The 2020 US presidential race was one of the most hotly contested and contentious in recent American history. While the election produced the greatest turnout in American history and the highest percentage turnout in 60 years, the election still came down to a handful of swing states that ultimately decided the election. In their third edition of Presidential Swing States, Rafael Jacob and David Schultz examine the 2020 presidential election, keying in on the few critical states that actually decided the election and why. With cases studies written by prominent political scientists who are experts on these swing states, Presidential Swing States also explains why some states were swing states but no longer are, why some continue to be swing states, and what states beyond 2020 may be the future swing states that decide the presidency.
The book contains in-depth case studies of the swing-states and swing-counties that decide presidential elections in the United States. Students in classes on American Politics and Government, Parties, Campaigns and Elections, State Politics, and the Presidency will all be well-served by the analyses in this volume, as will journalists reporting on presidential elections, and the general public.
David Schultz is a Hamline University distinguished professor of political science.
Rafael Jacob is a fellow at the Raoul-Dandurand Chair’s Center for U.S. Studies and instructor in the political science department at Concordia University.
Introduction by David Schultz and Rafael Jacob
Part I: The “Classic” Swing States
Chapter 1: Florida: Center of Presidential Attention, But for How Long? by Sean D. Foreman
Chapter 2: Battleground Nevada Holds Steady in 2020 by David F. Damore, Elizabeth Maltby, and Rebecca D. Gill
Chapter 3: Set in Granite: New Hampshire as a Presidential Bellwether by Dante J. Scala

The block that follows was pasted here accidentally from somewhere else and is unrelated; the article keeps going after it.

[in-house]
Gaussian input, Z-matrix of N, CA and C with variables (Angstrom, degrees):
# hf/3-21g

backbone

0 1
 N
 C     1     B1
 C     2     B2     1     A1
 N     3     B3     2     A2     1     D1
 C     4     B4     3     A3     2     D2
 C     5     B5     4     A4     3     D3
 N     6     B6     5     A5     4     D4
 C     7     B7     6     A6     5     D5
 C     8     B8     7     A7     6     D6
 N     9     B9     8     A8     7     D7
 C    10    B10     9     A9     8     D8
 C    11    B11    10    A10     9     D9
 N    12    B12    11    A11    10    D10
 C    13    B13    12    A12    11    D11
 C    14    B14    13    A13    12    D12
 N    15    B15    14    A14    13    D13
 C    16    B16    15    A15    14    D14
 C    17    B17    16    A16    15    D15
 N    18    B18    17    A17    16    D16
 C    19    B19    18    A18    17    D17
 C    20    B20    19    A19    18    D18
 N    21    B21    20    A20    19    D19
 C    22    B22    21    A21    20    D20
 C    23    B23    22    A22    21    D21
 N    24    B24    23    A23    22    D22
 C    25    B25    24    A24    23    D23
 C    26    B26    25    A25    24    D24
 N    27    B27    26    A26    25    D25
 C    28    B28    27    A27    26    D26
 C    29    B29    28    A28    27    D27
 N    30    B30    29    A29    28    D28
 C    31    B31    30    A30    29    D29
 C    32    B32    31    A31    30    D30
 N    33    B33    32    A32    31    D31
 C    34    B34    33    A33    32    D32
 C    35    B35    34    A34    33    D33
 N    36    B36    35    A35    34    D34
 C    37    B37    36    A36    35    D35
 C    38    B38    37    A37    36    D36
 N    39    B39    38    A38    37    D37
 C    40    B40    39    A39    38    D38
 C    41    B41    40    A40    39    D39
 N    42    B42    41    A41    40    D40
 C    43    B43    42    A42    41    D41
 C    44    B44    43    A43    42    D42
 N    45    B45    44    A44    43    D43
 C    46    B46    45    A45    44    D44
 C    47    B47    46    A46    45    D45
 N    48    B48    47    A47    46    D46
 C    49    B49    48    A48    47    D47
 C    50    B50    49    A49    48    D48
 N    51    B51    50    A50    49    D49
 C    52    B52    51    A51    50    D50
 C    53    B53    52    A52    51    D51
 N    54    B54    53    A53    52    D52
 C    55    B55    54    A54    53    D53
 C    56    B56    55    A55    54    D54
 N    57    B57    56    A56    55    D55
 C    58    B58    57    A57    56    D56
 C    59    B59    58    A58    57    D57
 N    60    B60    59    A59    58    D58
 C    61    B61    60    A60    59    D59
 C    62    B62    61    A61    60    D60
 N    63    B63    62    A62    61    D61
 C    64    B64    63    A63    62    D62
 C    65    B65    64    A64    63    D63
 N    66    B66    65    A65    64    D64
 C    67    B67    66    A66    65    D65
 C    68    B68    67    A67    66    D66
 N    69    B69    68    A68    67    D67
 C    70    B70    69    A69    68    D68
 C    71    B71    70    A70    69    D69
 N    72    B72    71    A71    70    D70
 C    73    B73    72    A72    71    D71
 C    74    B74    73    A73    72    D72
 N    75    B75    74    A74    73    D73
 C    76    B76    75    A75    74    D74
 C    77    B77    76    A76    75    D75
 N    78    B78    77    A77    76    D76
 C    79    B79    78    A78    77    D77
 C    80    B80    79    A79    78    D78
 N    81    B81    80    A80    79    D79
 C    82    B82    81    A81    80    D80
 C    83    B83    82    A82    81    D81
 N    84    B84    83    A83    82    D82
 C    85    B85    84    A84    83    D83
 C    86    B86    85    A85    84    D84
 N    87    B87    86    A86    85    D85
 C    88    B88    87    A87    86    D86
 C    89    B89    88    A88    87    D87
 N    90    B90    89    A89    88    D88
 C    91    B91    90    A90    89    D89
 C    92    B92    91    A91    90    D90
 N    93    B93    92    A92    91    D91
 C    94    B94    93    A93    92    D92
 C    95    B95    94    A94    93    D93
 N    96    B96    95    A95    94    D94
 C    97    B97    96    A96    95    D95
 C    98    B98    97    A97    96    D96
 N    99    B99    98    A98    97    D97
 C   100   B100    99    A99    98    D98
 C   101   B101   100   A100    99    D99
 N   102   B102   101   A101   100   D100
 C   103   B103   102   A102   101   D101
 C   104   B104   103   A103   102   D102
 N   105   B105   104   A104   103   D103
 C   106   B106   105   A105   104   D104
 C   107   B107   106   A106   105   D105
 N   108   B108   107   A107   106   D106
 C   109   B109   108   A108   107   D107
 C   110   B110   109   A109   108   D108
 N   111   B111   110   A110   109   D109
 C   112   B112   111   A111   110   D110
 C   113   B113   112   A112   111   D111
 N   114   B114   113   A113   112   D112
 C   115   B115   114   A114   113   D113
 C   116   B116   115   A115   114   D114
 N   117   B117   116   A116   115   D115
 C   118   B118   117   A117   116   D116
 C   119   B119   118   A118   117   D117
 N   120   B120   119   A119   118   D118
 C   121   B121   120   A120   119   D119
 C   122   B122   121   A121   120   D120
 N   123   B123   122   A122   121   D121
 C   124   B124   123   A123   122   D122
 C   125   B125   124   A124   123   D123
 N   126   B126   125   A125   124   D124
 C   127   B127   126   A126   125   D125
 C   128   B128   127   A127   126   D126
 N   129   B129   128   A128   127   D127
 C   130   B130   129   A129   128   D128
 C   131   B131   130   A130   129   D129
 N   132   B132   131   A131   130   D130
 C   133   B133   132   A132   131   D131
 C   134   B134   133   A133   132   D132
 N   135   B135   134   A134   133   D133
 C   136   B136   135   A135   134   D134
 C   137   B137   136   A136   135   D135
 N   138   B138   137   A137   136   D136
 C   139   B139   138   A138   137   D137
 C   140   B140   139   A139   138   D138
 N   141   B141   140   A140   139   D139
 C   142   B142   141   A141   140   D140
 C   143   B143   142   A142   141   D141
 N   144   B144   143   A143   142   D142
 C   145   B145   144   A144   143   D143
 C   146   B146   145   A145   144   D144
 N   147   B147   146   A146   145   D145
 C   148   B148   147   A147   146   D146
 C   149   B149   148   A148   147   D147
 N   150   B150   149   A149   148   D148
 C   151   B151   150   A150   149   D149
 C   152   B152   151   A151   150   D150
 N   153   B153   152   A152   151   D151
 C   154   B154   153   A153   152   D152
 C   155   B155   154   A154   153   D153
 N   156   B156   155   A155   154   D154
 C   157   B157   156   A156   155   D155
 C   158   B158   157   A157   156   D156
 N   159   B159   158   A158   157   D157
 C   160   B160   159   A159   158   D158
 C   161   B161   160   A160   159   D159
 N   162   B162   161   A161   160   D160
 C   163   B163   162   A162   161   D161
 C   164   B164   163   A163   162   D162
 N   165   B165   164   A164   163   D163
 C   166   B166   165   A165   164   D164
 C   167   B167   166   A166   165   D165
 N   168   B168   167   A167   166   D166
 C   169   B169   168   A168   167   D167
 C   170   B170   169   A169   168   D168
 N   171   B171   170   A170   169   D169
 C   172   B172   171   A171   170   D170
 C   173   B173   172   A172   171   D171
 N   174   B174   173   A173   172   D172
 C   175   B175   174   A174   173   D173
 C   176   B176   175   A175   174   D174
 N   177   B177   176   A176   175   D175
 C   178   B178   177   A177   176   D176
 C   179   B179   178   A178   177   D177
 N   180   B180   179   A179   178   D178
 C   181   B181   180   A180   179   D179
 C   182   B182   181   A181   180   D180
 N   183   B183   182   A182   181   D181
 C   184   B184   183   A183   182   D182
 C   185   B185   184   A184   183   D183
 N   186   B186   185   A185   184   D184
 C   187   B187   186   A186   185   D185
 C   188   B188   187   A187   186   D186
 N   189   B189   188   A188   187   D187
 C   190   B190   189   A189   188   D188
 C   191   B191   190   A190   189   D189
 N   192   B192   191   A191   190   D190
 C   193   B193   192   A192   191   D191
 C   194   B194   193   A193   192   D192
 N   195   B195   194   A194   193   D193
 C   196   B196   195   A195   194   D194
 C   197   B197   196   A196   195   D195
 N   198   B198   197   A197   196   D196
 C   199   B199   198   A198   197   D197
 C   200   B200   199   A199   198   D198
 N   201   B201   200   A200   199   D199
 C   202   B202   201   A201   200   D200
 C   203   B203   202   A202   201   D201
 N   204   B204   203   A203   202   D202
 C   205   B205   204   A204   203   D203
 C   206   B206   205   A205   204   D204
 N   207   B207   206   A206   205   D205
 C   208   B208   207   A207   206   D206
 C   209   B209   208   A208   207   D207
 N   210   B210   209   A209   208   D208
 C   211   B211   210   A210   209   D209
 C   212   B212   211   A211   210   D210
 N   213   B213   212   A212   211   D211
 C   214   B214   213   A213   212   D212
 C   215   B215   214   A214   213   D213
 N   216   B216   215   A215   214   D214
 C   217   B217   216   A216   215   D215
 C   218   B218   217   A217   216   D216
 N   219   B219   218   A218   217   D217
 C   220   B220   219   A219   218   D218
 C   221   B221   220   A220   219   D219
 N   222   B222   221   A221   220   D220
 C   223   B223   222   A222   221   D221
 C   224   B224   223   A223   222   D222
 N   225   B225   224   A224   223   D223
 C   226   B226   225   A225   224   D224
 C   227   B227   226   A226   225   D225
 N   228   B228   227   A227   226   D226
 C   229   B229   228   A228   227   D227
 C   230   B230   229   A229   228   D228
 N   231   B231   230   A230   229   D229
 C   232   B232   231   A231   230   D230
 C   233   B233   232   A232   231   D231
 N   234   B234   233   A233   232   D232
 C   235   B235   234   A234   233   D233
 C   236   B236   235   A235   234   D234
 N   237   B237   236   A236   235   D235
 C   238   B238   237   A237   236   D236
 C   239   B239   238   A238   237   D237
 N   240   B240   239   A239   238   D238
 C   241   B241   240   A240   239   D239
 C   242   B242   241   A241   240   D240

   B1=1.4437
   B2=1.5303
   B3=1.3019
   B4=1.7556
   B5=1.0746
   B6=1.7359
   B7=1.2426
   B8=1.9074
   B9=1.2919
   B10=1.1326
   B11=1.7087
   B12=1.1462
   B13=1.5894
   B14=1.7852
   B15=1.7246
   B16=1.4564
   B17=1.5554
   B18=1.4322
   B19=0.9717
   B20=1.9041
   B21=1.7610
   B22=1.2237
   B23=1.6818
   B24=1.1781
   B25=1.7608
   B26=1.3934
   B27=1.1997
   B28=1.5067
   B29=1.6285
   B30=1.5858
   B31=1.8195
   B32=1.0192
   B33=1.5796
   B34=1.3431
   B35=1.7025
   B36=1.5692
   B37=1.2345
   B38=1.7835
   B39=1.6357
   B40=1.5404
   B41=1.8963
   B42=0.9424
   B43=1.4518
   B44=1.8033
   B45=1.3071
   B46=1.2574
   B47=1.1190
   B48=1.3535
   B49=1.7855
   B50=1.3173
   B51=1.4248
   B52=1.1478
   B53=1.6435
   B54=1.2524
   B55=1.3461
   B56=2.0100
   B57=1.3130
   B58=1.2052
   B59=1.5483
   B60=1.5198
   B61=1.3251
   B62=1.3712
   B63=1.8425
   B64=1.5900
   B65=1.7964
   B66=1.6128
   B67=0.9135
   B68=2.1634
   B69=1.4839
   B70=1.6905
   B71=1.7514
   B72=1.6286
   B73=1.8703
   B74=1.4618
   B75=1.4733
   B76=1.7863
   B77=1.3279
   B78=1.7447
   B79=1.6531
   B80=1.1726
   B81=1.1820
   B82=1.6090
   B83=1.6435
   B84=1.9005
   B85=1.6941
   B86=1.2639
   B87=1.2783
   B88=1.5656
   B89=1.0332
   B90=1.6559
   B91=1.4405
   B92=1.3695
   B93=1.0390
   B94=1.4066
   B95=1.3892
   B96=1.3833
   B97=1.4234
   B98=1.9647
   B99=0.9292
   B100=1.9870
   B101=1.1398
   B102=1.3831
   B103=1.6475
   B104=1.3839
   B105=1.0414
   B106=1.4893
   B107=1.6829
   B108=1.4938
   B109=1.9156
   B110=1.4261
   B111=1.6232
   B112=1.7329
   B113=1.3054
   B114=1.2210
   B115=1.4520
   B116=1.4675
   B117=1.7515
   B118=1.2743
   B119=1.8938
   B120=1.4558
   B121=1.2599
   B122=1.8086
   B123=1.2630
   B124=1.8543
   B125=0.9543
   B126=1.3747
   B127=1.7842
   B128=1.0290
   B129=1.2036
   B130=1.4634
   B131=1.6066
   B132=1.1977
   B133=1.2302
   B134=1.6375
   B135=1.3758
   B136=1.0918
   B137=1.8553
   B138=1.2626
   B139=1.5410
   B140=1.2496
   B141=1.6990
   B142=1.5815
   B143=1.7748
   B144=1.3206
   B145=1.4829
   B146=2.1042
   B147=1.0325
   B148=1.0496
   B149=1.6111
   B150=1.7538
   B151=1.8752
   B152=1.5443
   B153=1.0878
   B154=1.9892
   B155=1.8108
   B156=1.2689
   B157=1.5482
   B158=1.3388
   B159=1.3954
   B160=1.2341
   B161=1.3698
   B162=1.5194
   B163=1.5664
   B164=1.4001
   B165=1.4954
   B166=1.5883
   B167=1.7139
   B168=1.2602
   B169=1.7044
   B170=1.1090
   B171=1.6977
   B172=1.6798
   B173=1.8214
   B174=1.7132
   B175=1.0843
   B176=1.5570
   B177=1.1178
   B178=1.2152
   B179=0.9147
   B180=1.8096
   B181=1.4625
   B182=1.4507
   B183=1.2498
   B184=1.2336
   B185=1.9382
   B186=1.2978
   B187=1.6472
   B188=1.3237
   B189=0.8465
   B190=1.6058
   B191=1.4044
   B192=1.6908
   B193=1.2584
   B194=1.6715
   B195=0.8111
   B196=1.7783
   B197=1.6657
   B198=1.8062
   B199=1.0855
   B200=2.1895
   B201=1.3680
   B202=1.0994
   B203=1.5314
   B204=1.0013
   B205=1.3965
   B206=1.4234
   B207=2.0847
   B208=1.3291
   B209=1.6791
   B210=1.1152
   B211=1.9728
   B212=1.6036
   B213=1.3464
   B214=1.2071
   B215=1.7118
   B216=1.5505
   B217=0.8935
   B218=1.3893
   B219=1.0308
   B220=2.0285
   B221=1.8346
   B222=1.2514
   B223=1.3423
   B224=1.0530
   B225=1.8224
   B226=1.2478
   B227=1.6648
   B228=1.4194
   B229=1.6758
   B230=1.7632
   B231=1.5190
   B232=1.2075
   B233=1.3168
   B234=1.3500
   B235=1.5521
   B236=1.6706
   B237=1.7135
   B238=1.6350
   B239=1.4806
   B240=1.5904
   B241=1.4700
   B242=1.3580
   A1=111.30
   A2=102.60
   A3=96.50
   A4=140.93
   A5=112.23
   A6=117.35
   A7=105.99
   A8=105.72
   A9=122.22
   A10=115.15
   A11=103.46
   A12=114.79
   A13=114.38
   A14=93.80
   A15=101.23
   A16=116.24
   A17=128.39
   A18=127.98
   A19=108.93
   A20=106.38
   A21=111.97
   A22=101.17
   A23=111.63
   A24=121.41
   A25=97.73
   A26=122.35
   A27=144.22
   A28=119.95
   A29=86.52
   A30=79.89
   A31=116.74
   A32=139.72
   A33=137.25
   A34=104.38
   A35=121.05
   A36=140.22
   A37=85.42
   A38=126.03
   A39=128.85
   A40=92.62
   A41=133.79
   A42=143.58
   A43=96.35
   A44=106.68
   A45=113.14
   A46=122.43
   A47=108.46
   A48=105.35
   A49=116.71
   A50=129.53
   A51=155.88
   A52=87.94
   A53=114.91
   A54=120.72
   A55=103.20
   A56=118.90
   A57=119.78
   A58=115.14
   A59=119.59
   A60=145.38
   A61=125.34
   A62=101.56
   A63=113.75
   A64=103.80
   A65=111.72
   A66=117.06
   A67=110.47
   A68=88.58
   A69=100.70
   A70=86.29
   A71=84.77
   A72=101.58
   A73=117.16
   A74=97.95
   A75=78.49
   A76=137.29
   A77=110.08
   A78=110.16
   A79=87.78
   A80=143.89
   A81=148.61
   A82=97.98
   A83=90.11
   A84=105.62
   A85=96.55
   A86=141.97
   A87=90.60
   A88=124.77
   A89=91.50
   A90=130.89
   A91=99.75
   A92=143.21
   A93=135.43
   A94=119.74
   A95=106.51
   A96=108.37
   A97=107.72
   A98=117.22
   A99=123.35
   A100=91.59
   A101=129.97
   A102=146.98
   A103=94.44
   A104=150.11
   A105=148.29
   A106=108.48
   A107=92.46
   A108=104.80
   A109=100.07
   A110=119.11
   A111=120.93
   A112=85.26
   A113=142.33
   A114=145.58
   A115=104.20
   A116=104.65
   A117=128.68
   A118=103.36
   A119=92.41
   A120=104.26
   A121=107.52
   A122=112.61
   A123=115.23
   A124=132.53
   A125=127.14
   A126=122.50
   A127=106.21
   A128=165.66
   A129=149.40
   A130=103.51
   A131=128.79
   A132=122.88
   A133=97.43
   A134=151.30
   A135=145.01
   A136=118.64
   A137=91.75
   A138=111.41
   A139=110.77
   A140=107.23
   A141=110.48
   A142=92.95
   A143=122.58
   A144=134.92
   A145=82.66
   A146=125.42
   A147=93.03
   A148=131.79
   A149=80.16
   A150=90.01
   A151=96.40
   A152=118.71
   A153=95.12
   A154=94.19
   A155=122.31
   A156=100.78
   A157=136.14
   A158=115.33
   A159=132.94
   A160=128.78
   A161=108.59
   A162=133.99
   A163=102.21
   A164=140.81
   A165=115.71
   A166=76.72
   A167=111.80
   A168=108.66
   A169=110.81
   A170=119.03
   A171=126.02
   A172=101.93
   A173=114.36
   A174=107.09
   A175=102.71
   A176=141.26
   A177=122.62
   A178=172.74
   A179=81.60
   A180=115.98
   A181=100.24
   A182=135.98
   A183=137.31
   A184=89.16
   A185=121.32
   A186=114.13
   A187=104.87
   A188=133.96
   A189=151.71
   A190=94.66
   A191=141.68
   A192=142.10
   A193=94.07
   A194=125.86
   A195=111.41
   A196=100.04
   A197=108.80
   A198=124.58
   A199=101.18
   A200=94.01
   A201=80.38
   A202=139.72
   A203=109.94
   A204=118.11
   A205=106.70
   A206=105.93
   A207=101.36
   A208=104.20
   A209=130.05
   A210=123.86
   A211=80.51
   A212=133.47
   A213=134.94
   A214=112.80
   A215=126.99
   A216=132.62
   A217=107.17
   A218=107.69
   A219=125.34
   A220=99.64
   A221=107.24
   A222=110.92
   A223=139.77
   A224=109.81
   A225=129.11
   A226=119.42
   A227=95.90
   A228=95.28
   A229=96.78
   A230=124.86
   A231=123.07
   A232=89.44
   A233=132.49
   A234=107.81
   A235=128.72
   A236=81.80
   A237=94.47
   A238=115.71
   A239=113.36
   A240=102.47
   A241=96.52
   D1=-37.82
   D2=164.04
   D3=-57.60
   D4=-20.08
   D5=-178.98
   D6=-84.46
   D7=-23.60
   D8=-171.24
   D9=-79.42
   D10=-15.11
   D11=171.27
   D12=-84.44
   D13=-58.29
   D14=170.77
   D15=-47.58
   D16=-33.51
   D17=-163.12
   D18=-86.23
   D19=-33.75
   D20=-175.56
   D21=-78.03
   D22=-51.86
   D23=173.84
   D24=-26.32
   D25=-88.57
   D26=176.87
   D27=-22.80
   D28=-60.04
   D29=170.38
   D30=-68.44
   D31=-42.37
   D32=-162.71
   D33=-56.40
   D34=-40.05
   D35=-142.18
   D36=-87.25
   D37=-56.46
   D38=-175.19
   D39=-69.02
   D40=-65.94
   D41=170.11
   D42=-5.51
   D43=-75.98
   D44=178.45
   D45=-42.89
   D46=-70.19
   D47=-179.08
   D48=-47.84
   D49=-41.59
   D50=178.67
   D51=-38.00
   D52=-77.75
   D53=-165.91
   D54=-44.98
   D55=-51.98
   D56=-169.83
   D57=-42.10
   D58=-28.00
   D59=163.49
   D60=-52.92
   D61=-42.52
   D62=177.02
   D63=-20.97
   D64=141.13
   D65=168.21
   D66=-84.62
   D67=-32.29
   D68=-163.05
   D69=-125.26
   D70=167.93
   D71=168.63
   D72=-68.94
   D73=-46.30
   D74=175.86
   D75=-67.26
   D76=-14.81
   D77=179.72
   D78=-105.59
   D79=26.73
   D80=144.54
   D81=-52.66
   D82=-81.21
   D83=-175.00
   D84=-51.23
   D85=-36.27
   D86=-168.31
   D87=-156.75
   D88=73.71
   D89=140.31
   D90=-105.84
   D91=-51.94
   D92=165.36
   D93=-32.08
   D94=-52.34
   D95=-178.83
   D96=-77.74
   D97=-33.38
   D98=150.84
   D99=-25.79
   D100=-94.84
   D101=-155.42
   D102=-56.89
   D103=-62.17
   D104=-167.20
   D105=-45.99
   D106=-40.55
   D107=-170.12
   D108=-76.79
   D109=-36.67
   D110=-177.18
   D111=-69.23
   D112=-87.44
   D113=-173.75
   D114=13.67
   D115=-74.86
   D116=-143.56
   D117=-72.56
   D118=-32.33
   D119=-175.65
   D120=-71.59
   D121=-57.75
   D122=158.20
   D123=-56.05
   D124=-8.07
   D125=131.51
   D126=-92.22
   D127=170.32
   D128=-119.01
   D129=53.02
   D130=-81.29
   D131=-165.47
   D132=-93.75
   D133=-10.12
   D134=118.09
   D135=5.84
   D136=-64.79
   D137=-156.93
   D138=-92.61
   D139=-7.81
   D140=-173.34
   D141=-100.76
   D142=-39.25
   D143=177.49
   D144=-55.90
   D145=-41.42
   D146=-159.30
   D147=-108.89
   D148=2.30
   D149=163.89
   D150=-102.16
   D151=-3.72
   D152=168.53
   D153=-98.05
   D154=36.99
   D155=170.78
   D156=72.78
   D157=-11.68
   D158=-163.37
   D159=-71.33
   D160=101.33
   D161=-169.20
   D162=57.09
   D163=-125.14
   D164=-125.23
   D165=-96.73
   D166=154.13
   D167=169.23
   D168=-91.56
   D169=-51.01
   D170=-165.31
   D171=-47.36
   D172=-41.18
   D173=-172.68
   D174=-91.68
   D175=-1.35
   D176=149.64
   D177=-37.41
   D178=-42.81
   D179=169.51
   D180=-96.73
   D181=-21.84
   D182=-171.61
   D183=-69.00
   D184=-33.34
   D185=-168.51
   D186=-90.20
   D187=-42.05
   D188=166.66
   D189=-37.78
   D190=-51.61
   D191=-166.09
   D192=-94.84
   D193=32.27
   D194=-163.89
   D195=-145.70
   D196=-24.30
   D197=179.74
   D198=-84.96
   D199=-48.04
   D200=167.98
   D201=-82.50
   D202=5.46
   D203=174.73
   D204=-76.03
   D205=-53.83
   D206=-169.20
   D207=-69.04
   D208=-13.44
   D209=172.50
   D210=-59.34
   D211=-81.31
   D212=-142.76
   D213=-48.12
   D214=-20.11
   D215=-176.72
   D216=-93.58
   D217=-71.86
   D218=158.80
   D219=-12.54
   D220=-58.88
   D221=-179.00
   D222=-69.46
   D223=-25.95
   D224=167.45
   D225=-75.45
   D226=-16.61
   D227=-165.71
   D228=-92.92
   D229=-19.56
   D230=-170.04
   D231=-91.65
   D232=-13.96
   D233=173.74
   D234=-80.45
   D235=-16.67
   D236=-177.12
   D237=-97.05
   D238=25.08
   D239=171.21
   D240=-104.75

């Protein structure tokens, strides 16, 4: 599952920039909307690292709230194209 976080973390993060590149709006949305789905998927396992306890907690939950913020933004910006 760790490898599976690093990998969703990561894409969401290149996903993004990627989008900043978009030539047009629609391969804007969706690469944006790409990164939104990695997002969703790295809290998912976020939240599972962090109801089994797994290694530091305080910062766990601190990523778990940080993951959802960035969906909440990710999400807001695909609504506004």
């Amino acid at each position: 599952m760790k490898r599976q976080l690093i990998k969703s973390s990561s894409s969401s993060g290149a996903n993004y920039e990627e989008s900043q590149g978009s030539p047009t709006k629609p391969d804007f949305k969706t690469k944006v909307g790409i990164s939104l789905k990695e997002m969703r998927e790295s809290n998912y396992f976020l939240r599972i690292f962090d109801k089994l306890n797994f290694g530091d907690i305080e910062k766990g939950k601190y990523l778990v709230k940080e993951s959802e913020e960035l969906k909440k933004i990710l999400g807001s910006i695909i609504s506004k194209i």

Chapter 4: Reliably Purple: The 2020 Presidential Election in North Carolina by Christopher A. Cooper and H. Gibbs Knotts
Chapter 5: Pennsylvania: A Bellwether Like No Other by Christopher Borick and Rafael Jacob
Chapter 6: From Blue to Red and Back Again: The Future of Wisconsin Politics in the Aftermath of the 2020 Presidential Election by Neil Kraus and Aaron C. Weinschenk
Part II: The “On the Bubble” Swing States
Chapter 7: Iowa: Islands in the Stream by Donna R. Hoffman and Christopher W. Larimer
Chapter 8: A State Divided: Maine and Its Continued Electoral Vote Split by James P. Melcher and Amy Fried
Chapter 9: Minnesota: “The One That Got Away” by David Schultz
Chapter 10: Ohio Swings Toward the GOP by Nathaniel Swigger
Chapter 11: Michigan: Joe Biden Wins the Turnout Battle by David A. Dulio and John S. Klemanski
Part III: The “Emerging” Swing States
Chapter 12 Arizona: The Turning Tide of Change by Kate Kenski
Chapter 13 Georgia: The Rebirth of Two-Party Competition in a Growing Deep South State by Karen L. Owen
Chapter 14: Nebraska: District Two Swinging Blue by Kyle Hull
Chapter 15: Politics Now is All about the Purple Battlegrounds by Scott McLean
The Electoral College is what counts. No book makes the point more fully or persuasively than does Presidential Swing States. This marvelous book is a must read for students of American politics and for journalists, activists, and consultants engaged in presidential politics. Actually, it’s a must read for anyone concerned about the state of our democracy.
Who wins today’s presidential elections depends on a few states where small numbers of voters tip the outcomes. Schultz and Jacob deliver an invaluable, entertaining, and updated guide to the decisive swing states that are selecting our presidents.
Modern presidential elections are decided in a relatively small number of swing states. After the 2016 and 2020 elections, this is clearer than ever. The new edition of Schultz and Jacob’s Presidential Swing States provides an invaluable guide to presidential elections in the current era. It should be required reading for anyone who wants to understand what to expect in the 2024 presidential election.